Names Behind the News back to top 

Meet the AVwebFlash Team

AVwebFlash is a weekly summary of the latest news, articles, products, features, and events featured on AVweb, the internet's aviation magazine and news service.

The AVwebFlash team is:

Timothy Cole

Editorial Director, Aviation Publications
Paul Bertorelli

Russ Niles

Managing Editor
Meredith Saini

Contributing Editors
Mary Grady
Glenn Pew

Features Editor
Kevin Lane-Cummings

Click here to send a letter to the editor. (Please let us know if your letter is not intended for publication.)

Comments or questions about the news should be sent here.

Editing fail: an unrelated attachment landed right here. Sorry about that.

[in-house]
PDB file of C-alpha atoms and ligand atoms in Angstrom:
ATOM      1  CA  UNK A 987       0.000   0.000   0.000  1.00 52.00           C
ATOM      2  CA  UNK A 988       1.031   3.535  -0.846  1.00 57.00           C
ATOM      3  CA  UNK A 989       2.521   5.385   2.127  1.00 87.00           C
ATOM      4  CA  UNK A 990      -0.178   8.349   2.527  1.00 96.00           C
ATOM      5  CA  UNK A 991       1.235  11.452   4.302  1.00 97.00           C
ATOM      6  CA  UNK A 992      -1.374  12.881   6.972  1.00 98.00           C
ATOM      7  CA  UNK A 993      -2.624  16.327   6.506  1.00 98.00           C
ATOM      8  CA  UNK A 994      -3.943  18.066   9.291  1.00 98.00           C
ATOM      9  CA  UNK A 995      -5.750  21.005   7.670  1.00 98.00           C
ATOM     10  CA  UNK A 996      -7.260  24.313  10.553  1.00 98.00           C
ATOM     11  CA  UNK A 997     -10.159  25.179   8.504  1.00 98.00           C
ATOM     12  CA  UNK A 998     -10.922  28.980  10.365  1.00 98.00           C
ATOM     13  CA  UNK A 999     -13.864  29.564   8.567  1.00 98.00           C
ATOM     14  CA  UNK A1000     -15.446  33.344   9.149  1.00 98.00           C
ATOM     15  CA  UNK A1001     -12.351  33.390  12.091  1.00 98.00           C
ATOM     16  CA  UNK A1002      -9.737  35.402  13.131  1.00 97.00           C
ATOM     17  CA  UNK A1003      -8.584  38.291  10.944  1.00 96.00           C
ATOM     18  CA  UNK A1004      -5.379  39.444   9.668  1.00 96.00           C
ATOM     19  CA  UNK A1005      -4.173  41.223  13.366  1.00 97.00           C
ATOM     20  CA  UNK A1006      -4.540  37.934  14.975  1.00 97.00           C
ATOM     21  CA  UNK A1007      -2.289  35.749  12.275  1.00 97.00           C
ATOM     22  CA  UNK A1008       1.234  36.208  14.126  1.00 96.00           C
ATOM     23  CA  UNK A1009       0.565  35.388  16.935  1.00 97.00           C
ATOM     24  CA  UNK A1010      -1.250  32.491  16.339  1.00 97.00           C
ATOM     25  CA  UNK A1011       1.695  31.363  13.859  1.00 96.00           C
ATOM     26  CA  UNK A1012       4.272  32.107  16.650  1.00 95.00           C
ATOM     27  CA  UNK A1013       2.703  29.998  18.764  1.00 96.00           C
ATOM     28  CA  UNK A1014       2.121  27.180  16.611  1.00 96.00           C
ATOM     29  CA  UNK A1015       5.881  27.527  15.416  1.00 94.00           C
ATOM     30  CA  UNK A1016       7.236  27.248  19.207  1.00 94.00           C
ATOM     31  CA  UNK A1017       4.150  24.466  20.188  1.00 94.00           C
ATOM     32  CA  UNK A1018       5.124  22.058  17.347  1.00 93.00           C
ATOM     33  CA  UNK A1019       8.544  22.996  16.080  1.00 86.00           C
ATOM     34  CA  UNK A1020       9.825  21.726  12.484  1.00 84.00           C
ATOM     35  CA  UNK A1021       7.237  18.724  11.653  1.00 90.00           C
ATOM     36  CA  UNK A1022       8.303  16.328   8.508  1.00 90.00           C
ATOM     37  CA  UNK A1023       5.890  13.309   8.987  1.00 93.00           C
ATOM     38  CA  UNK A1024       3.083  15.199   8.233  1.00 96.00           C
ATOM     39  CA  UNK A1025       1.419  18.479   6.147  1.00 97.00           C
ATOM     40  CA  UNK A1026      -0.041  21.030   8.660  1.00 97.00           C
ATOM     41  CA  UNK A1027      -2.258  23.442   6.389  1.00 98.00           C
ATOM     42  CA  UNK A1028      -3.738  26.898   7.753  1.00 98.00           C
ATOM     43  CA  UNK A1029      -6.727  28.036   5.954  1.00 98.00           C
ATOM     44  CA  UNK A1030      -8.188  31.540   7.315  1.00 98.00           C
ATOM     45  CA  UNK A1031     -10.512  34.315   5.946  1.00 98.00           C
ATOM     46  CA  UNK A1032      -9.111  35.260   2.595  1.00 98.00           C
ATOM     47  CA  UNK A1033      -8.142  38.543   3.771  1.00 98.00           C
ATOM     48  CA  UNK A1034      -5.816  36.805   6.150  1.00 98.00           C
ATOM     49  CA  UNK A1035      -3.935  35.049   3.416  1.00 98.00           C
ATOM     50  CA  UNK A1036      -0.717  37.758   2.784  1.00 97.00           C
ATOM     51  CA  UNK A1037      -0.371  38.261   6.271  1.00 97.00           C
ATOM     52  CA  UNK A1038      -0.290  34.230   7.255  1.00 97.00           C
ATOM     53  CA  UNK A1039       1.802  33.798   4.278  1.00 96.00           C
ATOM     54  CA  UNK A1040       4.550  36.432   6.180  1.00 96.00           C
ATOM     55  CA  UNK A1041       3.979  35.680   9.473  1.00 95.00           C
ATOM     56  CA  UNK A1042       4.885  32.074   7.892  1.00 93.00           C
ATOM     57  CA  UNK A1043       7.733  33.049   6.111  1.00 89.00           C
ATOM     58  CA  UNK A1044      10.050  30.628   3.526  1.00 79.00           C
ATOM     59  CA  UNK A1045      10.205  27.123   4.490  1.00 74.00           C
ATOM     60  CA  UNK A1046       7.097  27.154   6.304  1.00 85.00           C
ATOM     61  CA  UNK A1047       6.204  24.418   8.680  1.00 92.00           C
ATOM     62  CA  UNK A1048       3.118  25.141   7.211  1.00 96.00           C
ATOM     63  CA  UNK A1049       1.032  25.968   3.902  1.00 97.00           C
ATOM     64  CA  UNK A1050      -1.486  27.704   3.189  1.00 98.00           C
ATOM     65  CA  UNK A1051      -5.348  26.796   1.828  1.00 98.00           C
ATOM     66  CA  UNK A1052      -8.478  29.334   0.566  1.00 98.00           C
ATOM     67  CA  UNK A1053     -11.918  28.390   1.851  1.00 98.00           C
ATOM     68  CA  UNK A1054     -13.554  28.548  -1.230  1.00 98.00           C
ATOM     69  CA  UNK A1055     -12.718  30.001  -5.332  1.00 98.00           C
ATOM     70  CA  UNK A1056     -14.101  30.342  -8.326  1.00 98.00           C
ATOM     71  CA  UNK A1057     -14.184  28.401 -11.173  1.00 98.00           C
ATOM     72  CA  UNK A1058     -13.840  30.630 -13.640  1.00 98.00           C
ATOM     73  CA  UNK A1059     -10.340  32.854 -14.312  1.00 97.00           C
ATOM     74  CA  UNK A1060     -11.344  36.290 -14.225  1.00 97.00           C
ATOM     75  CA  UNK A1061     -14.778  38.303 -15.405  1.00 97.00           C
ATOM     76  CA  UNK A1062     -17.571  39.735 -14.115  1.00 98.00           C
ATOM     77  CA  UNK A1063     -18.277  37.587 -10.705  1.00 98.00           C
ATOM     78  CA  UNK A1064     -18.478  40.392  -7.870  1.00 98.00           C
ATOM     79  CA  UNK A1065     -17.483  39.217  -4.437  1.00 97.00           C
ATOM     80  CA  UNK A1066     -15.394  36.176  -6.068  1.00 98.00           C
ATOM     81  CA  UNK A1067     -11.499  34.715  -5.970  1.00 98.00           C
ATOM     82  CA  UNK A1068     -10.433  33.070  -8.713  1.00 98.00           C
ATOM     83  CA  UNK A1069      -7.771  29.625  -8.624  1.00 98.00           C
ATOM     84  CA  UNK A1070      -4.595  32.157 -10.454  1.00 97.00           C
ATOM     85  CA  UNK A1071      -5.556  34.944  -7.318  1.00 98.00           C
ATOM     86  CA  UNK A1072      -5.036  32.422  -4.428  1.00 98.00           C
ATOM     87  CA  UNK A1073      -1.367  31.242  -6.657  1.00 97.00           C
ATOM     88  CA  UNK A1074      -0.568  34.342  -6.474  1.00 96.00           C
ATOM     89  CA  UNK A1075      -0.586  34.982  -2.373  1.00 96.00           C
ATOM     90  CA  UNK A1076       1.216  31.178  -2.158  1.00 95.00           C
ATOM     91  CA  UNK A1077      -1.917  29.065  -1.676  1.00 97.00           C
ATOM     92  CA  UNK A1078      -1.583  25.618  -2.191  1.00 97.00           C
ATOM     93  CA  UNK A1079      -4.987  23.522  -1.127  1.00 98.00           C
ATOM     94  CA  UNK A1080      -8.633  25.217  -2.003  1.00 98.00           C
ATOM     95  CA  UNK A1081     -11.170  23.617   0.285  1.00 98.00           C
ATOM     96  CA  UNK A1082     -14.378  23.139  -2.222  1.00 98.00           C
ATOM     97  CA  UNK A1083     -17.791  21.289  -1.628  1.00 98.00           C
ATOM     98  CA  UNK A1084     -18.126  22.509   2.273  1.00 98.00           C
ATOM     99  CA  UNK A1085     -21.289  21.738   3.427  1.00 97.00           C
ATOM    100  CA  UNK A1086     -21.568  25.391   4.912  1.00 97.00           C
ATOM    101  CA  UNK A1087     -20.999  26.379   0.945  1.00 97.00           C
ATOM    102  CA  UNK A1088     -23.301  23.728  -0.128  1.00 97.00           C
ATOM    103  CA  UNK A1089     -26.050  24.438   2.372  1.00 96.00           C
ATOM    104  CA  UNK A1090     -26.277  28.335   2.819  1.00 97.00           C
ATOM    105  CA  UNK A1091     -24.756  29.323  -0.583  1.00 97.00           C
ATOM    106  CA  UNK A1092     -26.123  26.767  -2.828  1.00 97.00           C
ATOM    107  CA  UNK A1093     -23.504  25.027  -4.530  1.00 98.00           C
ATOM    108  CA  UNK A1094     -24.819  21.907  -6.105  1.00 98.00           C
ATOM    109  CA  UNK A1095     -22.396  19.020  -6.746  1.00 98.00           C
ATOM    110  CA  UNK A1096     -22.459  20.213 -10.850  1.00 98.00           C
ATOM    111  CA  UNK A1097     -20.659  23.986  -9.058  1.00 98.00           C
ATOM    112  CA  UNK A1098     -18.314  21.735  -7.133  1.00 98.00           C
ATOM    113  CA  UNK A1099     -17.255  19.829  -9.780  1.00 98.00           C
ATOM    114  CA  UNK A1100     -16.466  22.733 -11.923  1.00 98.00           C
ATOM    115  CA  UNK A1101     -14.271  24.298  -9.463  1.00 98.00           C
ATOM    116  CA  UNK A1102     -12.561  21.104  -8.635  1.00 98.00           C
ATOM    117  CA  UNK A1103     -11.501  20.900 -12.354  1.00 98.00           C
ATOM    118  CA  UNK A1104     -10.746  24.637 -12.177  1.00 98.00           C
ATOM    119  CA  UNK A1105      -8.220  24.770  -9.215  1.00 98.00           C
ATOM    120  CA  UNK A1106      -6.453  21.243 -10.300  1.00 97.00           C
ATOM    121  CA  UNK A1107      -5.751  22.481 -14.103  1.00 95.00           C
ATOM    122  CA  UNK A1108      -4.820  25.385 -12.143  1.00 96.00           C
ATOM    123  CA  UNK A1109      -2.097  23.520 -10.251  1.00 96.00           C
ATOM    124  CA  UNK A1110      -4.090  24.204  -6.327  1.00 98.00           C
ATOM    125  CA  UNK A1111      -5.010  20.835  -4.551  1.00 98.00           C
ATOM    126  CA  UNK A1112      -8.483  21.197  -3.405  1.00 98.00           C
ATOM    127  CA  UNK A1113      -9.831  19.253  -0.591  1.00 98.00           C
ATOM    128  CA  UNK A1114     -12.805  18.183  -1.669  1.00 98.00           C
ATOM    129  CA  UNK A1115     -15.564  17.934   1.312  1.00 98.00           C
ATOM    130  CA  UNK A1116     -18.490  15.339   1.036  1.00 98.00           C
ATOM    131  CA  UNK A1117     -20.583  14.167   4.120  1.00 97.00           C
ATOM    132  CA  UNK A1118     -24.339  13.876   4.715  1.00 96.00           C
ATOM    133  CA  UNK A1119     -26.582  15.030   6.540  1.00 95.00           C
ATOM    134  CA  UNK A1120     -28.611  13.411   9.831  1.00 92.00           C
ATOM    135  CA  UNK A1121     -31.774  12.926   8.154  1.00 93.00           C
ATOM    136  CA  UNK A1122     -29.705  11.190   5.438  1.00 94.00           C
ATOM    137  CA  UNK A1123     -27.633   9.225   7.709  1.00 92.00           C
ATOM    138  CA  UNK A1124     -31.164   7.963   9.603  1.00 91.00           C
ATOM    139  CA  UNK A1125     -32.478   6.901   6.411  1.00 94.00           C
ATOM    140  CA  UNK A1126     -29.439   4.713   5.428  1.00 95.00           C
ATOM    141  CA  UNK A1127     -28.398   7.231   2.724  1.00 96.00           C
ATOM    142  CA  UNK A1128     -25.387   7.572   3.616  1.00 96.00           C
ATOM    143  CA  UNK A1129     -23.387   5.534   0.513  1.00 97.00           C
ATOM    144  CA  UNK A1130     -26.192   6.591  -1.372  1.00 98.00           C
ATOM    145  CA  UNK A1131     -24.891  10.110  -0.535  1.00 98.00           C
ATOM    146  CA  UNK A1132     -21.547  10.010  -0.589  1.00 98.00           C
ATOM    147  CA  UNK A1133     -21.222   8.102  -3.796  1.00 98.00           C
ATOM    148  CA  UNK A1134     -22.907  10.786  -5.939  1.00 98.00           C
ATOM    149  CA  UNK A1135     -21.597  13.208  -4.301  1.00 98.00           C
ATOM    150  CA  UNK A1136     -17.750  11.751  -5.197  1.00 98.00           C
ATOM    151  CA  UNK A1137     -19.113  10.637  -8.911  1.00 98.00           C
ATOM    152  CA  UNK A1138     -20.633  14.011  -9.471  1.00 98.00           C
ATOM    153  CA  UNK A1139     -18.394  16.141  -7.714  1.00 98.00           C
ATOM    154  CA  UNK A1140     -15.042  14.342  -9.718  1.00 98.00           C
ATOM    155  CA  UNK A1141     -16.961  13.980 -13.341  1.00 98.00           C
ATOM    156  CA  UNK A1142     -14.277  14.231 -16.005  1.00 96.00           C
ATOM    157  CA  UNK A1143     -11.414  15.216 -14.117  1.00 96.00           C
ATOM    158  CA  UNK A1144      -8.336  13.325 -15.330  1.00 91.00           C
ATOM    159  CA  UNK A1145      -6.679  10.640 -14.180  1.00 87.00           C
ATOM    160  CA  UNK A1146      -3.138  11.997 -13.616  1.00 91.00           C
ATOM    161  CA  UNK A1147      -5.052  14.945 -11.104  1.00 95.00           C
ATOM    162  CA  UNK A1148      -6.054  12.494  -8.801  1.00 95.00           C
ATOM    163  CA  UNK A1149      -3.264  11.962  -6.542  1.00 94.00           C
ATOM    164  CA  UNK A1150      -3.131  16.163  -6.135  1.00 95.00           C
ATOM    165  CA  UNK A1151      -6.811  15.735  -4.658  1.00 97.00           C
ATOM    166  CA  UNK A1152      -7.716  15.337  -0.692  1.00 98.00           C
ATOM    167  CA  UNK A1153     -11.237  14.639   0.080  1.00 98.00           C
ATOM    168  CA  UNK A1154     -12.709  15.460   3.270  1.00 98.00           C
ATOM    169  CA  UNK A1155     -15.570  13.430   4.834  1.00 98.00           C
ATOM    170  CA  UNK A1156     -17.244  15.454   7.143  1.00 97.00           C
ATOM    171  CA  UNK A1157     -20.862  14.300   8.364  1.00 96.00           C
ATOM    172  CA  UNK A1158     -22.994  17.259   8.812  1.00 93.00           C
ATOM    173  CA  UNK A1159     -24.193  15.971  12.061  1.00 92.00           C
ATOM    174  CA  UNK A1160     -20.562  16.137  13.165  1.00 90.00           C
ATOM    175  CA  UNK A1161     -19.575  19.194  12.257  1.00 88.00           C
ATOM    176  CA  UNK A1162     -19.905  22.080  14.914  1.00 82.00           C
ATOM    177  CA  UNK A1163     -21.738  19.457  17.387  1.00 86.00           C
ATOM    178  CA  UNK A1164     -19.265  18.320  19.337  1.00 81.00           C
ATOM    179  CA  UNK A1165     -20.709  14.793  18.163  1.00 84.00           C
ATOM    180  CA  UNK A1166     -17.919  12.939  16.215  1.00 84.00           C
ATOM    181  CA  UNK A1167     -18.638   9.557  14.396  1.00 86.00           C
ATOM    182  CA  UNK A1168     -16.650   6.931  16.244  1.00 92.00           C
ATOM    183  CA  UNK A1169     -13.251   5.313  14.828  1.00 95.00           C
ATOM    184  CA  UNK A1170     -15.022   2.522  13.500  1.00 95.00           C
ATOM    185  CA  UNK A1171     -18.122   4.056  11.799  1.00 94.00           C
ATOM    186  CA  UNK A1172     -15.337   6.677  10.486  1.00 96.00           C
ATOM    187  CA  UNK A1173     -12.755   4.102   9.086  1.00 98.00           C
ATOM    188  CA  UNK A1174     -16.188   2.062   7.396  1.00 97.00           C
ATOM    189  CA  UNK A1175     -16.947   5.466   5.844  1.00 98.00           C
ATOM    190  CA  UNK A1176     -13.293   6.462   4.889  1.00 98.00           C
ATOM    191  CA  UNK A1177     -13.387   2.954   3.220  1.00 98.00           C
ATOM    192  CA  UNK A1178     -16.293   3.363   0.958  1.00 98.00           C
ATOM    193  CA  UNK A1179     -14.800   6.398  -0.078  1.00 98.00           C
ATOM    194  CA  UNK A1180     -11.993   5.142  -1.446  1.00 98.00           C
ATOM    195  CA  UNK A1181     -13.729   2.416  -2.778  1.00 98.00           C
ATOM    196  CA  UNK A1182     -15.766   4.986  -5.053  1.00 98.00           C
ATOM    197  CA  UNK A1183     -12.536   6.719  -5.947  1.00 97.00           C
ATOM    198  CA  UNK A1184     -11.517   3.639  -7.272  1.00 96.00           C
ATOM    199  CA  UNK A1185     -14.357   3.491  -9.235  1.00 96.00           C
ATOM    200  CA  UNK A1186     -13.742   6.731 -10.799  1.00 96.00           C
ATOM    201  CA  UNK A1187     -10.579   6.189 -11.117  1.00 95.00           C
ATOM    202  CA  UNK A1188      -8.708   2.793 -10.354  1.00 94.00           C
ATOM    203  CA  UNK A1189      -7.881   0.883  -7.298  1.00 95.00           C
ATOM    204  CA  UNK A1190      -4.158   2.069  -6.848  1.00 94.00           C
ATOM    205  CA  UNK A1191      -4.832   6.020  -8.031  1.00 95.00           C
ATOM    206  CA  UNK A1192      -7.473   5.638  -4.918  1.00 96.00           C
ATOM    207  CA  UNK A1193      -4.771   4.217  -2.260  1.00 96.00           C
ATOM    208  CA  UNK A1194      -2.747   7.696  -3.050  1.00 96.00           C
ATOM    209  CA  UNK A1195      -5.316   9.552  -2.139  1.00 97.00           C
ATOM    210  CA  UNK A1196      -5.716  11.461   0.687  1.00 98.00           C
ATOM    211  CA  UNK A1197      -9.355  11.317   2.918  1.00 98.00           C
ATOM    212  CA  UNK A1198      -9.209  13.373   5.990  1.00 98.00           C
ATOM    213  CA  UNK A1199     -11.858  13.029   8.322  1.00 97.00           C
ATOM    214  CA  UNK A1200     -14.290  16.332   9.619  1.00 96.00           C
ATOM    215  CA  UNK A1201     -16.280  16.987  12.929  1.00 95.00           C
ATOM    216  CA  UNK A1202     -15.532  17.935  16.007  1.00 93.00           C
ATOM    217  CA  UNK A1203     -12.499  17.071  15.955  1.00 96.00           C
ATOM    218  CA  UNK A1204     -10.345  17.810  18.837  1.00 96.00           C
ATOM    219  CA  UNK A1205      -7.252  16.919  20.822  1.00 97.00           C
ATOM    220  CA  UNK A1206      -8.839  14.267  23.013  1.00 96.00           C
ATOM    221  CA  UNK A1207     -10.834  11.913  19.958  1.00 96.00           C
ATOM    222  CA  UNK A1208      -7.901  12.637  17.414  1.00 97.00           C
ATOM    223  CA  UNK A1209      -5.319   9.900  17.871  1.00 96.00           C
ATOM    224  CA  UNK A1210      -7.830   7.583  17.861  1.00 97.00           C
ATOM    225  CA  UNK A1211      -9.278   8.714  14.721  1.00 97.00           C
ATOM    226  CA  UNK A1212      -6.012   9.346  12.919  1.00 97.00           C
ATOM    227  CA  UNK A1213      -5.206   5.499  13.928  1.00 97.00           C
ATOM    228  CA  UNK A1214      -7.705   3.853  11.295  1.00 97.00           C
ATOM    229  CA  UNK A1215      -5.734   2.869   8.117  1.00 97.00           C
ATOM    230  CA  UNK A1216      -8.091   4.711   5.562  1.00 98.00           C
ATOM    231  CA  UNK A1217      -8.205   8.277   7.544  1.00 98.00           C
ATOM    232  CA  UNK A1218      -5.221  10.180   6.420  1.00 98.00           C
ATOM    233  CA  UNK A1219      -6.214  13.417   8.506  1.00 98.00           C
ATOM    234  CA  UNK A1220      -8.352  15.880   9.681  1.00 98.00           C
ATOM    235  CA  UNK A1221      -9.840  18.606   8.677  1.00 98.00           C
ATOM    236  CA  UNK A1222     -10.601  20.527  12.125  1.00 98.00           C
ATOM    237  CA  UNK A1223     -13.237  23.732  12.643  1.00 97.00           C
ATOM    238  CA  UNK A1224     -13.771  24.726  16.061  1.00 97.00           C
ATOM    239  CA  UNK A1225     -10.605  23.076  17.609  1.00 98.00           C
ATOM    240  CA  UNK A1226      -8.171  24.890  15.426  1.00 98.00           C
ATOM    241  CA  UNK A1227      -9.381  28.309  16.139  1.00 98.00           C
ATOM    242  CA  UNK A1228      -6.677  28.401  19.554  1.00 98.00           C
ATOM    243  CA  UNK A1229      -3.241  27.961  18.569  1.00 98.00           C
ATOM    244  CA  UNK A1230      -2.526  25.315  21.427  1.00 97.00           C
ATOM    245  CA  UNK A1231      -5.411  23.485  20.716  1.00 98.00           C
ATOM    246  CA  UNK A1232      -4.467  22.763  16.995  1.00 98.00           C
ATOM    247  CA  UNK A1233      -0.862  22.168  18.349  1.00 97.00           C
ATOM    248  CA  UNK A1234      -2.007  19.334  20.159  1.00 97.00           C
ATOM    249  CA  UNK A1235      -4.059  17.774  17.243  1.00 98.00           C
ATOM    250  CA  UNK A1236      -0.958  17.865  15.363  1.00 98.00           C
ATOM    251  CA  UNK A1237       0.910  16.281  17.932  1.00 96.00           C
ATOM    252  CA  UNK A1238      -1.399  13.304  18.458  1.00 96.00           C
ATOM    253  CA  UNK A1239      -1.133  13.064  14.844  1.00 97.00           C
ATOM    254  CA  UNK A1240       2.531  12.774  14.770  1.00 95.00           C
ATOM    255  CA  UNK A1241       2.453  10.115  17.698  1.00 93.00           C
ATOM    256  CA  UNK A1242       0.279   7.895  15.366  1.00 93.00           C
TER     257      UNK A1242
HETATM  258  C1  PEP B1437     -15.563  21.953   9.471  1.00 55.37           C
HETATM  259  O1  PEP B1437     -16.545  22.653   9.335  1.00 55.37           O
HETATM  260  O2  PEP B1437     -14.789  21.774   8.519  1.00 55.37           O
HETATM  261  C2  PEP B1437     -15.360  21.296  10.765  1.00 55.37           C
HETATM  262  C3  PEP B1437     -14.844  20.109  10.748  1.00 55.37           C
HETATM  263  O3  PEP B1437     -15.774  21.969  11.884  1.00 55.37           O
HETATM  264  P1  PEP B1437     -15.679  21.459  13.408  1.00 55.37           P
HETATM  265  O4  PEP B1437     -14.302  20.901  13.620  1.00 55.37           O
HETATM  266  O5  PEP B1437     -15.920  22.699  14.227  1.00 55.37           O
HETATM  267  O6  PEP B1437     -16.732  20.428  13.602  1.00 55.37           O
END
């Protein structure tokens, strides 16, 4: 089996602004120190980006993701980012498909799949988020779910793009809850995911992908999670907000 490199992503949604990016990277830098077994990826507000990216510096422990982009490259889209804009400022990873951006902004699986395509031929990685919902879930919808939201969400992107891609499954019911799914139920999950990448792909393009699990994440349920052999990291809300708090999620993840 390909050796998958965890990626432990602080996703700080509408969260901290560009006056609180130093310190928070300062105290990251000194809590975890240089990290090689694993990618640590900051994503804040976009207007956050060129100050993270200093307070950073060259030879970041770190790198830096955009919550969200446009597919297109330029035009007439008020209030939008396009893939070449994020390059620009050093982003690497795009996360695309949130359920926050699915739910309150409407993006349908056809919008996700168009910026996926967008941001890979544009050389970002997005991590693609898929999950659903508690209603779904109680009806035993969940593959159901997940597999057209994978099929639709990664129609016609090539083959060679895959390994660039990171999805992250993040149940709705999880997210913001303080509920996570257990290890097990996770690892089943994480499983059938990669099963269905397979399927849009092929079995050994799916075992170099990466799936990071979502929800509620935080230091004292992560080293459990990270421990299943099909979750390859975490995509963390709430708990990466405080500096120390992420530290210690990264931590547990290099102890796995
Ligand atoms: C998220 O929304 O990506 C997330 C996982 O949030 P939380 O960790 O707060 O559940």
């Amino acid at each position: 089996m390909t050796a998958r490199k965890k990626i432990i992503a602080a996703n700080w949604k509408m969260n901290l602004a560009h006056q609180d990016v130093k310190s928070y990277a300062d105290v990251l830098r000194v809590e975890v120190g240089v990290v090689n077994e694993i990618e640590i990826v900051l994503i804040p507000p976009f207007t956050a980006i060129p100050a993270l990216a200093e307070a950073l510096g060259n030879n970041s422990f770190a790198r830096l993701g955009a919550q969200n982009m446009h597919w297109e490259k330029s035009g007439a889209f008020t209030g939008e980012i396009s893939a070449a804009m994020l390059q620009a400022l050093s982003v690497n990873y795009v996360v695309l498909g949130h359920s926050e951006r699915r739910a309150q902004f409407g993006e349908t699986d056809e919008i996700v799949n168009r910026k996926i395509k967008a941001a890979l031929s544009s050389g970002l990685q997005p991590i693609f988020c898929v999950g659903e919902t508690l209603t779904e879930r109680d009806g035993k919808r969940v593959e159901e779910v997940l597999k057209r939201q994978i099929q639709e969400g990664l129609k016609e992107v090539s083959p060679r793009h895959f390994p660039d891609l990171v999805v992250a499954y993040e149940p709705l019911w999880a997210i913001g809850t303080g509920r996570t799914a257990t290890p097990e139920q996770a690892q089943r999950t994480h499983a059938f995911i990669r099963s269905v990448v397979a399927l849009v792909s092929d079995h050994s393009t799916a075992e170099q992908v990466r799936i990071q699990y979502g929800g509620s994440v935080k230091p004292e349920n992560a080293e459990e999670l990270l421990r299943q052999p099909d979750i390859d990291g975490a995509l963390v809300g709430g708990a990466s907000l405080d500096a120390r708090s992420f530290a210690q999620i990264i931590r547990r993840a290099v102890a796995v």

Have a product or service to advertise on AVweb? A question on marketing? Send it to AVweb's sales team.

If you're having trouble reading this newsletter in its HTML-rich format (or if you'd prefer a lighter, simpler format for your PDA or handheld device), there's also a text-only version of AVwebFlash. For complete instructions on making the switch, click here.

Aviate. Navigate. Communicate.